Most freelancers have the idea that we need to be connected 24/7. The phone, email, social media, IM, Skype — if we believe the media, we can’t abandon any of these channels even for a moment.
Maybe, while you’re in a meeting, you can set your status to Busy or switch your phone to voicemail. But otherwise, you’d better be available. Checking email or tweeting from the delivery suite/island getaway/nursing home? De rigueur.
We explain our desire to be connected in two ways:
- Clients need to be able to contact us.
- If we’re not connected, we might miss something important.
With the economy hanging by a thread, the first reason carries some weight. Our clients need to be able to contact us, because if they can’t, there are a zillion other available freelancers lining up for the job. Contactability is the first rule of client service.
The idea of not missing something important — whether it’s the release of that new device or service, an industry development that will affect your clients, or news of a volcanic ash cloud that’ll put paid to your plans to attend next week’s conference — is also pressing for those who work with technology. We’ve been conditioned to expect frequent change. We know we need to ride those waves, and the key is to know about them as soon as possible.
The question is: do these explanations really justify our unceasing connectedness?
Coming in second
The problem I’ve found with both these ideas is that they put us regular human beings second in our own lives. They make the focus of our attentions — the most important things — something uncontrollable, and beyond ourselves.
Both these ideas imply that we come second to companies, to clients, or to a server on the other side of the world. By “we,” I mean our private lives, our psyches, our free time, freedom of choice, health, and so on.
They also imply that any focused brain-work we need to do (and if you’re a developer, designer, or other creative, that’s probably the bulk of your work) comes second to these external whimsies.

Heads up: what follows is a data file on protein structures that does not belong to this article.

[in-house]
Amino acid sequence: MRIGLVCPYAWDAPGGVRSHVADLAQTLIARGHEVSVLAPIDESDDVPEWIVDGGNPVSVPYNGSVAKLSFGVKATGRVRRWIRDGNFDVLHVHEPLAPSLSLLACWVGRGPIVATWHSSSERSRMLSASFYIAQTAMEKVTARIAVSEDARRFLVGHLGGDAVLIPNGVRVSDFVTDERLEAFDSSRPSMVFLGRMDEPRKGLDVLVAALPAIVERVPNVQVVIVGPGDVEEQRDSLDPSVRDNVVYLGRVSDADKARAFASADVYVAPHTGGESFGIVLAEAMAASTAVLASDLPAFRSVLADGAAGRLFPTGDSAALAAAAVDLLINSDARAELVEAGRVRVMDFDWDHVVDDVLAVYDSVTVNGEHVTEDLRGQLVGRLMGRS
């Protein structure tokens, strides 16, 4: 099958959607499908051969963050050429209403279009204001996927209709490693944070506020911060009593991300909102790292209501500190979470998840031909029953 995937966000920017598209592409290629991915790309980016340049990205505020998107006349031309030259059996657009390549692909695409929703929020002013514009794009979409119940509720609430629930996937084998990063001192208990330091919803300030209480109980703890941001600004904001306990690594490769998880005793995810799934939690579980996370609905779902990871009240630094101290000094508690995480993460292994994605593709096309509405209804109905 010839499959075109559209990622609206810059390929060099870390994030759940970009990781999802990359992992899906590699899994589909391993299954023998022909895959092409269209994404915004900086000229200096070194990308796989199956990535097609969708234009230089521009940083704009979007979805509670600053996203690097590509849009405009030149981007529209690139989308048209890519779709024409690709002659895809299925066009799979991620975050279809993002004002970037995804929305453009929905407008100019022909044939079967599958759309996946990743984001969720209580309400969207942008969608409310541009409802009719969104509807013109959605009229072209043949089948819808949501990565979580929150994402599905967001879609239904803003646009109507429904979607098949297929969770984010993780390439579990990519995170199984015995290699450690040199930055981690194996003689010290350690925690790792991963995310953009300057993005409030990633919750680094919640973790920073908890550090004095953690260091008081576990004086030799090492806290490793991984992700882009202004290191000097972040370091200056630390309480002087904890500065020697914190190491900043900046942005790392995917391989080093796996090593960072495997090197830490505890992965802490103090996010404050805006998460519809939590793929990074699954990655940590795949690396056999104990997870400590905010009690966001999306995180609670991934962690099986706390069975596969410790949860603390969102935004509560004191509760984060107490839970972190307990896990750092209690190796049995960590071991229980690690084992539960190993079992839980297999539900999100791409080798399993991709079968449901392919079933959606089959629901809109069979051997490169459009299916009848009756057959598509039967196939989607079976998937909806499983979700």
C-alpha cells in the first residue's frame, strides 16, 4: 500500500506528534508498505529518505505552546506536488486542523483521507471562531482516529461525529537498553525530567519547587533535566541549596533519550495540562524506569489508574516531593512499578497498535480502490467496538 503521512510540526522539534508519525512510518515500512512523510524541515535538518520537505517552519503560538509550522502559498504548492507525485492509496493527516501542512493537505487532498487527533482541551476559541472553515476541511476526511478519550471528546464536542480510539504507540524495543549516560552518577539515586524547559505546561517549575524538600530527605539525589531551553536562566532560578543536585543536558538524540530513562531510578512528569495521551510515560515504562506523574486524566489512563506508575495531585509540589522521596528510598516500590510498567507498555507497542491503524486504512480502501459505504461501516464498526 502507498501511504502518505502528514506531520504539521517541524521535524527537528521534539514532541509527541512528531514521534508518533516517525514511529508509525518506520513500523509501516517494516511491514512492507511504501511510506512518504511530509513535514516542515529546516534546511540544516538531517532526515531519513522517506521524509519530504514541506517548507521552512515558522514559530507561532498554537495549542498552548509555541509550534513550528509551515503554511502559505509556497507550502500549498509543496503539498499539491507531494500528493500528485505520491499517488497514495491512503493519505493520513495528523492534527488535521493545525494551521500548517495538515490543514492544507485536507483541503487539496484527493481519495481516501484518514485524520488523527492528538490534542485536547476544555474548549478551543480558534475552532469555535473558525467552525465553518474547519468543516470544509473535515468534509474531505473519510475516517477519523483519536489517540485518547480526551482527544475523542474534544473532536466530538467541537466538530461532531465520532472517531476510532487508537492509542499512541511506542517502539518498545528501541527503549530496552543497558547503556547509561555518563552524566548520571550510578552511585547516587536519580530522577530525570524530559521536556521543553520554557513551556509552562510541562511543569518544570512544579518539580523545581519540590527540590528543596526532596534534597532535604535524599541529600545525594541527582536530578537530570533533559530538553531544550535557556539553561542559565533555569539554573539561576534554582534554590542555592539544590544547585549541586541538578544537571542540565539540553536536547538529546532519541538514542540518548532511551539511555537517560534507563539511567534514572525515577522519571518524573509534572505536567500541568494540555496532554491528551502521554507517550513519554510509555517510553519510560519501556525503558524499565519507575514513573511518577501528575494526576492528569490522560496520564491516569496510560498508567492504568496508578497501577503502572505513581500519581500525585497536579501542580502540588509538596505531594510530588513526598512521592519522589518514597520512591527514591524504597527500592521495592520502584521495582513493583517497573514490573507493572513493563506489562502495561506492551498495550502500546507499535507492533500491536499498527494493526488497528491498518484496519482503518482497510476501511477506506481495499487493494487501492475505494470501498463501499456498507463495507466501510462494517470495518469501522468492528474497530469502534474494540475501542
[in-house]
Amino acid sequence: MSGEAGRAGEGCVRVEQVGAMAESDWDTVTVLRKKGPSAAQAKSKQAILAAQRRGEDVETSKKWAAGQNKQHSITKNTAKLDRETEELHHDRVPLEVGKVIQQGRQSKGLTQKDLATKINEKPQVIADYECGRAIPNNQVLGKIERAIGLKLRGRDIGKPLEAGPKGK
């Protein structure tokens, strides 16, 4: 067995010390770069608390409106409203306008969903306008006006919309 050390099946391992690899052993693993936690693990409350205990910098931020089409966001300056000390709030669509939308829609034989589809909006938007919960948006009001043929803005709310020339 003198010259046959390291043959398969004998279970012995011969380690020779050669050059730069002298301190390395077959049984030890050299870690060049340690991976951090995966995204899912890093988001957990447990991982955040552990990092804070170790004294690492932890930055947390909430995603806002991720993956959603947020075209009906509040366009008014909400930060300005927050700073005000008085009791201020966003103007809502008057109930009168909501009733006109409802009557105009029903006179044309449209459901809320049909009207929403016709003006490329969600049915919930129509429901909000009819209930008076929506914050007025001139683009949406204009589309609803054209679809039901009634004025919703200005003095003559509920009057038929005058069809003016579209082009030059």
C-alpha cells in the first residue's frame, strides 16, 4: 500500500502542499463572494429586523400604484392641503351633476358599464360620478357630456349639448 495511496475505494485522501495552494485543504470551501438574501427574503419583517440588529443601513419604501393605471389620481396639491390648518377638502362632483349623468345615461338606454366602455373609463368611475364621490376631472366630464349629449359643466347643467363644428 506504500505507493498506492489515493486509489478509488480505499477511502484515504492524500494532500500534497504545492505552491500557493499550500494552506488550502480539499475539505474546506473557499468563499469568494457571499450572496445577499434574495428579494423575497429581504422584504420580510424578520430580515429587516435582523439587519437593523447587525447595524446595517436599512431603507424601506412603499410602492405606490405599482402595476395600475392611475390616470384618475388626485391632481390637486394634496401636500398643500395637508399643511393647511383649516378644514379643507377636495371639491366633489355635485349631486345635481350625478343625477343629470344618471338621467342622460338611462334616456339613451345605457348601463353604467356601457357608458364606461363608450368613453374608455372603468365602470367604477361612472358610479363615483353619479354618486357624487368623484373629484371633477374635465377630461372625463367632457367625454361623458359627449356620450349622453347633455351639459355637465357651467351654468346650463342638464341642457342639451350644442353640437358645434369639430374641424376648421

Putting connectedness ahead of the quality of your product, or your life? Sounds dubious to me.
By “controlled connectedness”, I’m not talking about allocating half an hour each morning to email, and only checking it again at day’s end. I’m talking about a philosophy of work that restricts connection to certain modes, and certain purposes. Your purposes.
Instead of scheduling “downtime,” schedule “uptime.” Make the creative work the focus, and the communications secondary.
From a creative standpoint, I find it wholly necessary to shut off the chatter of others, and submerge myself in my work — whether it’s a fifteen-minute task, or a five-hour task. Not only does it make for better output, but it makes the process of creation infinitely more enjoyable.
I still use the Web for research during that “downtime”, but I remain disconnected from realtime communications — from interruptions that can throw my creative train of thought off the rails. And I can achieve a level of focus that hitherto was unimaginable. Now it’s the norm — as is better quality output.
Of course, I can reconnect whenever I like. But this approach makes me and my work the priorities of my working life. And my clients? They’re happier with the products they’re getting, too.
What’s your approach to connectedness? Can you let go of your connection to clients, peers, contacts, and colleagues to focus on creative tasks?
Georgina has more than fifteen years' experience writing and editing for web, print and voice. With a background in marketing and a passion for words, the time Georgina spent with companies like Sausage Software and sitepoint.com cemented her lasting interest in the media, persuasion, and communications culture.